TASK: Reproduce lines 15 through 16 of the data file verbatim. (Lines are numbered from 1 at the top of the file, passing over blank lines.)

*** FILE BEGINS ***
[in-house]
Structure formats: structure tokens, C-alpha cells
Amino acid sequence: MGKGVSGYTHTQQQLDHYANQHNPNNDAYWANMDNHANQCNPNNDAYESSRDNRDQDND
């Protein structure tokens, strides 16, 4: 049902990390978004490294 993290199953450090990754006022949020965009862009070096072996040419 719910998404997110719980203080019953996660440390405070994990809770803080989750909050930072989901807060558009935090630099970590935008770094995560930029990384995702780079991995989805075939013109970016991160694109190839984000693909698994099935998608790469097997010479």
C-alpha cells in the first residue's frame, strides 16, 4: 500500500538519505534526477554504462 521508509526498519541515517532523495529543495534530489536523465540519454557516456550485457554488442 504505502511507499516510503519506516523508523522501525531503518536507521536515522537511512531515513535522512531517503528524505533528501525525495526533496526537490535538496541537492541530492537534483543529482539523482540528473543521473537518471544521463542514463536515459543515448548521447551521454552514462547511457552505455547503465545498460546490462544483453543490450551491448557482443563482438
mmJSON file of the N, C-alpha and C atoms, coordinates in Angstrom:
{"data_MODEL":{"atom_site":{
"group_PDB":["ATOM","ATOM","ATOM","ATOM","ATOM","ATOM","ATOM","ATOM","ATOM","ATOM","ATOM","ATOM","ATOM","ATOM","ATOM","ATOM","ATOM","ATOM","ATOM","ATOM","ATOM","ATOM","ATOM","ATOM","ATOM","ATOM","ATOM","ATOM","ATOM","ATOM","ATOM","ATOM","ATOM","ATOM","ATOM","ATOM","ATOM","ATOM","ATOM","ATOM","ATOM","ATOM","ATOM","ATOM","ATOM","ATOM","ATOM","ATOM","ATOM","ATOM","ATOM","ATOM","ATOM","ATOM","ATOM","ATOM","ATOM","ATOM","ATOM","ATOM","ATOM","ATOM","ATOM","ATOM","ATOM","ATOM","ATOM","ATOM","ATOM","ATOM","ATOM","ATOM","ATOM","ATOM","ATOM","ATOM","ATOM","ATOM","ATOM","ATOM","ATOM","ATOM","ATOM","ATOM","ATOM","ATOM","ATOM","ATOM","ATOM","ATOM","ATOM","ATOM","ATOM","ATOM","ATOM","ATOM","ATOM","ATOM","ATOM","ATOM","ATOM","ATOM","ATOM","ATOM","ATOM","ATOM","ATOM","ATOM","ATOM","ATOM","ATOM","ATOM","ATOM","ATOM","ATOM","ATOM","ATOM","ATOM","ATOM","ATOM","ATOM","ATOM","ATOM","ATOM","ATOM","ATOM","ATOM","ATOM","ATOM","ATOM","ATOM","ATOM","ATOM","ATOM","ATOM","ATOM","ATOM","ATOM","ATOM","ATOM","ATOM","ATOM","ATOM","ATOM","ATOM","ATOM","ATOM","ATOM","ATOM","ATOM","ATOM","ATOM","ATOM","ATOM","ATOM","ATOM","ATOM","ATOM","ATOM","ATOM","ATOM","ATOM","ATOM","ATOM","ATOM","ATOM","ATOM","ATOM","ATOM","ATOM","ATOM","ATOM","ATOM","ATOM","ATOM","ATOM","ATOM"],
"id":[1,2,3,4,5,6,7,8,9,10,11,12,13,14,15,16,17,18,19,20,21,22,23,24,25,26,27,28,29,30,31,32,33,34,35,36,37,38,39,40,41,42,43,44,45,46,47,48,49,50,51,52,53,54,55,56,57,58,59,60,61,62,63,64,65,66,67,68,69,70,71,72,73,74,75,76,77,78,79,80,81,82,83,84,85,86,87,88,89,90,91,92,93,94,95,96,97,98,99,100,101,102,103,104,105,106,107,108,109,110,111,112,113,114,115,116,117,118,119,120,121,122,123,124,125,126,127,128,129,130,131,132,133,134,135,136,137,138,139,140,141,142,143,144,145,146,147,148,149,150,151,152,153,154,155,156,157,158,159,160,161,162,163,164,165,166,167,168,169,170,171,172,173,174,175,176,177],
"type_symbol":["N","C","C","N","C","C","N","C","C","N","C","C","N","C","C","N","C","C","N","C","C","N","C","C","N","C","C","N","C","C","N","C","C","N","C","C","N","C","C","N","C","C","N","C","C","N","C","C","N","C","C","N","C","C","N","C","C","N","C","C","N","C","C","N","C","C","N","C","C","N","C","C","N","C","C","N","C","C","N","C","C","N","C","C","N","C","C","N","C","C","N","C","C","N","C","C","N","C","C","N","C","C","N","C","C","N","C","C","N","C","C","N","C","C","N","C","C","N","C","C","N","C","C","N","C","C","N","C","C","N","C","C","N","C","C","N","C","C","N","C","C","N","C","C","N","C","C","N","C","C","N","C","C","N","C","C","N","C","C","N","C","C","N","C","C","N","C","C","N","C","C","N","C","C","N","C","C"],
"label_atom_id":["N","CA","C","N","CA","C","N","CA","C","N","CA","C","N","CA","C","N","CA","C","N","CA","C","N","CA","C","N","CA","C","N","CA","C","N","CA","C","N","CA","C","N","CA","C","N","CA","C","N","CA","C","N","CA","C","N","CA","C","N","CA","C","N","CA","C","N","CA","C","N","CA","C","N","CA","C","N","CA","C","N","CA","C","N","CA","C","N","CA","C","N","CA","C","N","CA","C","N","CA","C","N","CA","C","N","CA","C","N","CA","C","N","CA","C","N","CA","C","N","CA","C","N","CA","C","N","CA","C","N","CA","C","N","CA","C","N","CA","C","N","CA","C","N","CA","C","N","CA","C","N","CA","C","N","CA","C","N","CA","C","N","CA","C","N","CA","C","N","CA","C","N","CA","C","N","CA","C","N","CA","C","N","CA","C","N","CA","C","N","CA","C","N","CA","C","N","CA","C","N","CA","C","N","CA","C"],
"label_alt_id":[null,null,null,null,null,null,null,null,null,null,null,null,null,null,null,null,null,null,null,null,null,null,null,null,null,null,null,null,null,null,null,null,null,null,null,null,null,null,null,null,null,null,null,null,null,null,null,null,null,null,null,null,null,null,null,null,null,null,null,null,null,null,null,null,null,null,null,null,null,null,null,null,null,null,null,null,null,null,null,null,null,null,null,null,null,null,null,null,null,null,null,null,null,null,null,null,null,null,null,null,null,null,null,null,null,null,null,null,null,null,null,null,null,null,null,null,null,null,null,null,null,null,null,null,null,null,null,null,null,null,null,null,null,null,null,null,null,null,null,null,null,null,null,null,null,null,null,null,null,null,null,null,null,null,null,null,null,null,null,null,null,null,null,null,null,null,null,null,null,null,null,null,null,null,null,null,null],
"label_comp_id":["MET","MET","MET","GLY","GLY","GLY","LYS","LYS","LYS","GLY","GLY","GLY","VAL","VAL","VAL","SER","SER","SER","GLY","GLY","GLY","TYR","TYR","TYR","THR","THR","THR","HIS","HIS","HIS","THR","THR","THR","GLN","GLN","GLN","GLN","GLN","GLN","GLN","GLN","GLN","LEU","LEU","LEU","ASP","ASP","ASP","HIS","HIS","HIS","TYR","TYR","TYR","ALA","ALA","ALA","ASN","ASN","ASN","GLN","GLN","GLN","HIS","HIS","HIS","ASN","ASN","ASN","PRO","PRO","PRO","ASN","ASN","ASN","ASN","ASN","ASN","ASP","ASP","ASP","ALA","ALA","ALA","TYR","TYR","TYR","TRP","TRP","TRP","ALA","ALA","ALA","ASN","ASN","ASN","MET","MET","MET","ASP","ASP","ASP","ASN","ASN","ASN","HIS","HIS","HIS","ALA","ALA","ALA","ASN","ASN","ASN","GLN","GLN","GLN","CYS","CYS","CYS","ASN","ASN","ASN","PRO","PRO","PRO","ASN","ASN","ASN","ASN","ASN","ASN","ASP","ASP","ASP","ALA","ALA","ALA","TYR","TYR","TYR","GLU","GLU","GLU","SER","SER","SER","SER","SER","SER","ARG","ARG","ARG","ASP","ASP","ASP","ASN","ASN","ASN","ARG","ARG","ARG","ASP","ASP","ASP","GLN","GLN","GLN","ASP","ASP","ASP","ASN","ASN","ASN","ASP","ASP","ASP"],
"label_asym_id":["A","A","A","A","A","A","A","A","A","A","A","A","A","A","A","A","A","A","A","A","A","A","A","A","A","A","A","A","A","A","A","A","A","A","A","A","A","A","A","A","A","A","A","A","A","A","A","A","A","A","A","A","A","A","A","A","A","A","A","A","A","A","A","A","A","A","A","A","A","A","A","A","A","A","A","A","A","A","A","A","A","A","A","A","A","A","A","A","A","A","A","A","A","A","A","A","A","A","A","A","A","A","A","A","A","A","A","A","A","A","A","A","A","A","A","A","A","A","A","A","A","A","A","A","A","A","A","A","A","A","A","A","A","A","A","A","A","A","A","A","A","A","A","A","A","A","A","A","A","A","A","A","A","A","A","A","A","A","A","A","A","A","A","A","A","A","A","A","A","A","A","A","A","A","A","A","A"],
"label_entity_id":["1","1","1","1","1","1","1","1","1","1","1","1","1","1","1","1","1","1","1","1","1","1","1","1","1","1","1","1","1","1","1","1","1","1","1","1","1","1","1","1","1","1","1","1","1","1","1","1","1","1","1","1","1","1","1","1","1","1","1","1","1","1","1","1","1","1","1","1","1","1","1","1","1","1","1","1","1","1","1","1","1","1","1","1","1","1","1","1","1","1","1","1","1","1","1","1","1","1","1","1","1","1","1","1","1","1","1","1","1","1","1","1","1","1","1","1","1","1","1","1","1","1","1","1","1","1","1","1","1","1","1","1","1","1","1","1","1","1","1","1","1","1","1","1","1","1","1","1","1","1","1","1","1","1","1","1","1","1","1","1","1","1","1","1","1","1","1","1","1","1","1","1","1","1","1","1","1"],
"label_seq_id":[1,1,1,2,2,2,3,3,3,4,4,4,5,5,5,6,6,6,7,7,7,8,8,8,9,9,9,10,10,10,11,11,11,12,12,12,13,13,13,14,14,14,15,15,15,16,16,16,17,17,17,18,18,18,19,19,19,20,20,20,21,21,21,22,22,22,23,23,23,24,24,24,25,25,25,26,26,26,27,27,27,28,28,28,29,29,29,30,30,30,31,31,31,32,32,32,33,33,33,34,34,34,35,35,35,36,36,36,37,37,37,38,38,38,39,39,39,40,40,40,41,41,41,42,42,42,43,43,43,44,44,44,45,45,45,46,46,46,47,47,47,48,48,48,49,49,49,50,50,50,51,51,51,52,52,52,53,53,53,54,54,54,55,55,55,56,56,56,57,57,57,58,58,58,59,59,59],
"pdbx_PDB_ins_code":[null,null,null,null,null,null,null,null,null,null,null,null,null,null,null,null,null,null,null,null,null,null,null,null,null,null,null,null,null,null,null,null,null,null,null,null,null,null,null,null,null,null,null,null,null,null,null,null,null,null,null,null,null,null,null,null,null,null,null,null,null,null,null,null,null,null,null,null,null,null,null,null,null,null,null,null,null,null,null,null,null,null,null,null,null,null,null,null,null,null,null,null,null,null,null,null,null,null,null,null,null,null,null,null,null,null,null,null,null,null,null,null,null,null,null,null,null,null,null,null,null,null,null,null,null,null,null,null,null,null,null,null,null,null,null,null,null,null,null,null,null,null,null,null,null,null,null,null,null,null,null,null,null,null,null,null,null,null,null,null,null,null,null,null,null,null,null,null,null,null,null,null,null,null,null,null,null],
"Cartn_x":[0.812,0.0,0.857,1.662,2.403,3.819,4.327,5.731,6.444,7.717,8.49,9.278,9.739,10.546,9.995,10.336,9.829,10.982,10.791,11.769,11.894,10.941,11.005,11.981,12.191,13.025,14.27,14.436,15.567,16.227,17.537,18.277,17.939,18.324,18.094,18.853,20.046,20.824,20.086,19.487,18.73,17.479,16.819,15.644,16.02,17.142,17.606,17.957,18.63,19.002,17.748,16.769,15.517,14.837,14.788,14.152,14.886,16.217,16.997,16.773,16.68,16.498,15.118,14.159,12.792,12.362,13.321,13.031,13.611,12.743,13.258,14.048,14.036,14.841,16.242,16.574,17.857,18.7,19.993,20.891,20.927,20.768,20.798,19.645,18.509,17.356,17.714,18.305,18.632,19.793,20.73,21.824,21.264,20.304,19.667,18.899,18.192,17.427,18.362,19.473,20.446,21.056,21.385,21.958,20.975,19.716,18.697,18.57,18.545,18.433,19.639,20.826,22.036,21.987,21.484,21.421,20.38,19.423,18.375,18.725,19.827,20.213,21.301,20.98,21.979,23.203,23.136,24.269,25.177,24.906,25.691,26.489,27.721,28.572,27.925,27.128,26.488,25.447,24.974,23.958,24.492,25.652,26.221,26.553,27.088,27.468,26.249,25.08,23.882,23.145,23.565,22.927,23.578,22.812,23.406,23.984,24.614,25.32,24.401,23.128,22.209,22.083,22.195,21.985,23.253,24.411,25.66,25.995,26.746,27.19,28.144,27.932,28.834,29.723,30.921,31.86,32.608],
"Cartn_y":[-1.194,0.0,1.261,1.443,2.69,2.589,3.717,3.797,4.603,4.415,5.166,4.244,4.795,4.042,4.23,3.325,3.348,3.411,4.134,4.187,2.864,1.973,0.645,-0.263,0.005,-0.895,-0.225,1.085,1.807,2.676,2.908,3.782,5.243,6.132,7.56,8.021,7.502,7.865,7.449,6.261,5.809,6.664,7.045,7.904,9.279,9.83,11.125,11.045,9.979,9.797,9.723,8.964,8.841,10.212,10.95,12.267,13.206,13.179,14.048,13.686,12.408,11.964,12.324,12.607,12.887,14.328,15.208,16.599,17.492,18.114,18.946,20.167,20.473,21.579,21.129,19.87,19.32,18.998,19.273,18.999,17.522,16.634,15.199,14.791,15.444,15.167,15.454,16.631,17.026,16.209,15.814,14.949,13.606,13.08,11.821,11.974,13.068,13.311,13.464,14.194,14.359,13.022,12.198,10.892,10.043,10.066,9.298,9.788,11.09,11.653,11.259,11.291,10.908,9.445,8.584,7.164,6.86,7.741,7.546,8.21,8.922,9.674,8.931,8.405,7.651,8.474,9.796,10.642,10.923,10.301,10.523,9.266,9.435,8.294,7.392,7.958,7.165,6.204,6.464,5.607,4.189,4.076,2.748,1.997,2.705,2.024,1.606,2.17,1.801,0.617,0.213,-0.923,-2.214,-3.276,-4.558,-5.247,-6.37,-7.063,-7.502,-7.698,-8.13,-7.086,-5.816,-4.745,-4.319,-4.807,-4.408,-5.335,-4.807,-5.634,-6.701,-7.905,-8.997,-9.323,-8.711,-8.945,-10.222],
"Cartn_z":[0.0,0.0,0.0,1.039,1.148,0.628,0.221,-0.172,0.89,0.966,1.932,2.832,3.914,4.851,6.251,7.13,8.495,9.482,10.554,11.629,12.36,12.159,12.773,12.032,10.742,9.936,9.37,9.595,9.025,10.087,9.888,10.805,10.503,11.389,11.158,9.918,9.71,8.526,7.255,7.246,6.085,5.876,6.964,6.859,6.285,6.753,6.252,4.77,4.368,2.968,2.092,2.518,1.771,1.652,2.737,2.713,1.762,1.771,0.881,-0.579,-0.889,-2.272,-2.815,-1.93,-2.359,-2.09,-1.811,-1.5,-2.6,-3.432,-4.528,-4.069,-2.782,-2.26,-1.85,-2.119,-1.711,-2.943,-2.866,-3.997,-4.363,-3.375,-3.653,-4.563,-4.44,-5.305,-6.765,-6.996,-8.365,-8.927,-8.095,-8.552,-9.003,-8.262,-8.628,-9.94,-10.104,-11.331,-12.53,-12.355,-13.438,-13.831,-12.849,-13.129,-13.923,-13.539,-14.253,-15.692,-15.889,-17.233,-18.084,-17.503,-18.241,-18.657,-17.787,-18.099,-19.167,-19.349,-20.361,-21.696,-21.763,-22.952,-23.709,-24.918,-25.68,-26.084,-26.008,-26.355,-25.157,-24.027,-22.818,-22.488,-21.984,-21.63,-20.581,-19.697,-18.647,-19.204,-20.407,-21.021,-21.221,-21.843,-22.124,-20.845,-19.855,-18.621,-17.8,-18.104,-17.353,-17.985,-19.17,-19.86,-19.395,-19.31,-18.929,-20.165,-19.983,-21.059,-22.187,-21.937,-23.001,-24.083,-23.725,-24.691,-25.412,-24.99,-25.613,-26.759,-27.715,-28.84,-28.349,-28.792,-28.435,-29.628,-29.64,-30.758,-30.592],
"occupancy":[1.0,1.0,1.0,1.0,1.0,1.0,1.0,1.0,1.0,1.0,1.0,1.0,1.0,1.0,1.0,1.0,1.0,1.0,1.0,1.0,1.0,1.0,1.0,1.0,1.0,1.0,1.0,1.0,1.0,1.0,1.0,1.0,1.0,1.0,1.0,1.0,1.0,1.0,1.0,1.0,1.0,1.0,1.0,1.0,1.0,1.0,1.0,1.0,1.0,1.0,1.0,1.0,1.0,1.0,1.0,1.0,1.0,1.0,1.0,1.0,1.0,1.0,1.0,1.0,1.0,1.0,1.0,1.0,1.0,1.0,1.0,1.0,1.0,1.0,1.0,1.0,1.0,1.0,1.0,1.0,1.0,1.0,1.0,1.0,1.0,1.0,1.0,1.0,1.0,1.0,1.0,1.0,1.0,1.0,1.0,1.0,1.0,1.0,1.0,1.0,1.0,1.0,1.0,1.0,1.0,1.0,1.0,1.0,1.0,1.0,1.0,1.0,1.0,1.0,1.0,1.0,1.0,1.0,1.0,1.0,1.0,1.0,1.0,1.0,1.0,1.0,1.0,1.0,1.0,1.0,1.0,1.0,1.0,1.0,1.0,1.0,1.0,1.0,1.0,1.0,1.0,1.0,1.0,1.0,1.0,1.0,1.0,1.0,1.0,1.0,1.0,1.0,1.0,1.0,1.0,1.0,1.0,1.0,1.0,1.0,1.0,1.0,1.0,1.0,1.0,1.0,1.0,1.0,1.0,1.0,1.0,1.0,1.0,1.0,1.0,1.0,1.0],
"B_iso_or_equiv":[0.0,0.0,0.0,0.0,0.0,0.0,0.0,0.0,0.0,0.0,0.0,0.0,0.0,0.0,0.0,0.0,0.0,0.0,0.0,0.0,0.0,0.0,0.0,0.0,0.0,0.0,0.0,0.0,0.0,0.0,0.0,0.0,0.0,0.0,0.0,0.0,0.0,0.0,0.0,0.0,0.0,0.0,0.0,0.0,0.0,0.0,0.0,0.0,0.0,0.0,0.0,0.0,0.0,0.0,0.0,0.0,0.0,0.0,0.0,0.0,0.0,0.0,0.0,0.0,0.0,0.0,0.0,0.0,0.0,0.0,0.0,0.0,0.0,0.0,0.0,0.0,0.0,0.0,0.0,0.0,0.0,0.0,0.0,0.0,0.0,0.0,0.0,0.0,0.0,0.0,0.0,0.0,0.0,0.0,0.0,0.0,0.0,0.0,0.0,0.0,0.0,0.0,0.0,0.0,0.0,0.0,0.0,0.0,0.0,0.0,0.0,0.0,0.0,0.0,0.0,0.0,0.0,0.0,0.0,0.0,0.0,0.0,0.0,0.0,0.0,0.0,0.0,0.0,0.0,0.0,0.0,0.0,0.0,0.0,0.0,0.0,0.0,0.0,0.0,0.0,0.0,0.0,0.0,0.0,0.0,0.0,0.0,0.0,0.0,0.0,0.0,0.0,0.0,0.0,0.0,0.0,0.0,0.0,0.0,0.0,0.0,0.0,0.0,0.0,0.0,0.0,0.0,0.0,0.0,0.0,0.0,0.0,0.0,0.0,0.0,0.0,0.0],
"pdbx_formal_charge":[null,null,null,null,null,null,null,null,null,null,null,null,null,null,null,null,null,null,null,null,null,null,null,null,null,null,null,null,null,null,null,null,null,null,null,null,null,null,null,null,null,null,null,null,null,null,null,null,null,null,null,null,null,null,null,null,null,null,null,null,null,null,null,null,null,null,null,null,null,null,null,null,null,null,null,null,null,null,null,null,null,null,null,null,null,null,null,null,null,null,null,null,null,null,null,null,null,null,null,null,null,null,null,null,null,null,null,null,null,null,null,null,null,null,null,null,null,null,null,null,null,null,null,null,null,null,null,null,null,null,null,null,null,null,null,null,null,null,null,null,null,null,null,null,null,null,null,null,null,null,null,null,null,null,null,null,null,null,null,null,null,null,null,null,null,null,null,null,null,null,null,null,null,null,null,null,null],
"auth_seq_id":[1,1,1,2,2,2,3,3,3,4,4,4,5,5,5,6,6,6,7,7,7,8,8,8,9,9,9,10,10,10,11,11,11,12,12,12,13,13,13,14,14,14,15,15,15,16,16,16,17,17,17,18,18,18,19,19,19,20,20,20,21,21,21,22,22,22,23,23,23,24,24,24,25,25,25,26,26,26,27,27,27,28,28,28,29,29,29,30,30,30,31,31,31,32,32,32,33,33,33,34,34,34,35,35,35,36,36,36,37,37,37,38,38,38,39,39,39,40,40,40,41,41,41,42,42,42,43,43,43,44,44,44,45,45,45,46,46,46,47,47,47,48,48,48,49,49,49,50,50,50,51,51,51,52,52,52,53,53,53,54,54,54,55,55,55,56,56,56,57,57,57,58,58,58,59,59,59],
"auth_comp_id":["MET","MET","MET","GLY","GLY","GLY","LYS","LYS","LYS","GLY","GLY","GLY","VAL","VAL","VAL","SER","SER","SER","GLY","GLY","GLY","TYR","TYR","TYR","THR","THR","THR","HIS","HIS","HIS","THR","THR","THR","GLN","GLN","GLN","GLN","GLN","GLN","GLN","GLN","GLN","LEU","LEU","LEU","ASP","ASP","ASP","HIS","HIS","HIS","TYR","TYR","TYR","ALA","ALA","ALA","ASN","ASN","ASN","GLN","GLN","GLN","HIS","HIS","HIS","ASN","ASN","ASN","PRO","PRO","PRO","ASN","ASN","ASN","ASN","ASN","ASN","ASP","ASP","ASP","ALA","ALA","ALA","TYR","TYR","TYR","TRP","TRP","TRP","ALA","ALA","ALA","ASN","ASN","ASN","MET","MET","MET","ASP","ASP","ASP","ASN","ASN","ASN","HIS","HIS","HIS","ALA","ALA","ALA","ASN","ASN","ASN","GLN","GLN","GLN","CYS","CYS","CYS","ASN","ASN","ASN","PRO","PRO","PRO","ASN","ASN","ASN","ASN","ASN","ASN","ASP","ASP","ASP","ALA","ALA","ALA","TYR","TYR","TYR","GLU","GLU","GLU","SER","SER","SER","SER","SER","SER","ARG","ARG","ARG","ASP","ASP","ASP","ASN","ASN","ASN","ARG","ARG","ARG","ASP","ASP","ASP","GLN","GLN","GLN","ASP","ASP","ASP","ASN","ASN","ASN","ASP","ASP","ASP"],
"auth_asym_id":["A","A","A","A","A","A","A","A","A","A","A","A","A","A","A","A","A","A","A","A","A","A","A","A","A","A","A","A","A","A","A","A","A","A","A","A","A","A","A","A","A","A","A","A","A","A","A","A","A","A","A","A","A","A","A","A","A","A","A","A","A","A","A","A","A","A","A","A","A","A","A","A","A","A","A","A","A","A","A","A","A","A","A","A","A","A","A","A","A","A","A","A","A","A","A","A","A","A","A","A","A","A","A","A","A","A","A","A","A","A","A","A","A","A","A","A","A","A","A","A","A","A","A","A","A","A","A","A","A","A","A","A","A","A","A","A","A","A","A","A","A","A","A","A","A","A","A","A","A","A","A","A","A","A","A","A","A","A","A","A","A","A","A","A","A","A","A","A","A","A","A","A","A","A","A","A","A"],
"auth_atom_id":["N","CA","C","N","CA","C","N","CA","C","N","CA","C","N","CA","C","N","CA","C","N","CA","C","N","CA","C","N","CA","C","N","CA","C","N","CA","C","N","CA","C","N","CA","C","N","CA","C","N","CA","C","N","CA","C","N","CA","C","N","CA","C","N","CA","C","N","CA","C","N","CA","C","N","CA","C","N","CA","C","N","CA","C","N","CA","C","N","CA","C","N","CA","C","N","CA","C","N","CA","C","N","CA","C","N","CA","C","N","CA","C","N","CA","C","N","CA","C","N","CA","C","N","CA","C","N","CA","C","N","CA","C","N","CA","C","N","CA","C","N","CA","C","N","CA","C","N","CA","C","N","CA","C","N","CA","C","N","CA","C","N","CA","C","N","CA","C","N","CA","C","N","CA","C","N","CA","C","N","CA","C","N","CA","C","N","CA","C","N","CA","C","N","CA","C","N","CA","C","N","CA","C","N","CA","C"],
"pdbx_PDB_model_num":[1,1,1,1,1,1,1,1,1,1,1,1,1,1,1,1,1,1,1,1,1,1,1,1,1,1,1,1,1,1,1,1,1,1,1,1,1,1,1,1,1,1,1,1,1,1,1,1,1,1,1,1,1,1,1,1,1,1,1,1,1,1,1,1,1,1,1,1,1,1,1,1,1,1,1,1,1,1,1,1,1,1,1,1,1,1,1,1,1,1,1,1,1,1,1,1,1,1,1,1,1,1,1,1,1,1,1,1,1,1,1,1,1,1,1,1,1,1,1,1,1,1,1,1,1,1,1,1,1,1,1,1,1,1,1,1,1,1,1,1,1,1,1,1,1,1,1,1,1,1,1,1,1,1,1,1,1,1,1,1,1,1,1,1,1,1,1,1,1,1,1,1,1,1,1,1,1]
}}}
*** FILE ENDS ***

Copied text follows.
"label_entity_id":["1","1","1","1","1","1","1","1","1","1","1","1","1","1","1","1","1","1","1","1","1","1","1","1","1","1","1","1","1","1","1","1","1","1","1","1","1","1","1","1","1","1","1","1","1","1","1","1","1","1","1","1","1","1","1","1","1","1","1","1","1","1","1","1","1","1","1","1","1","1","1","1","1","1","1","1","1","1","1","1","1","1","1","1","1","1","1","1","1","1","1","1","1","1","1","1","1","1","1","1","1","1","1","1","1","1","1","1","1","1","1","1","1","1","1","1","1","1","1","1","1","1","1","1","1","1","1","1","1","1","1","1","1","1","1","1","1","1","1","1","1","1","1","1","1","1","1","1","1","1","1","1","1","1","1","1","1","1","1","1","1","1","1","1","1","1","1","1","1","1","1","1","1","1","1","1","1"],
"label_seq_id":[1,1,1,2,2,2,3,3,3,4,4,4,5,5,5,6,6,6,7,7,7,8,8,8,9,9,9,10,10,10,11,11,11,12,12,12,13,13,13,14,14,14,15,15,15,16,16,16,17,17,17,18,18,18,19,19,19,20,20,20,21,21,21,22,22,22,23,23,23,24,24,24,25,25,25,26,26,26,27,27,27,28,28,28,29,29,29,30,30,30,31,31,31,32,32,32,33,33,33,34,34,34,35,35,35,36,36,36,37,37,37,38,38,38,39,39,39,40,40,40,41,41,41,42,42,42,43,43,43,44,44,44,45,45,45,46,46,46,47,47,47,48,48,48,49,49,49,50,50,50,51,51,51,52,52,52,53,53,53,54,54,54,55,55,55,56,56,56,57,57,57,58,58,58,59,59,59],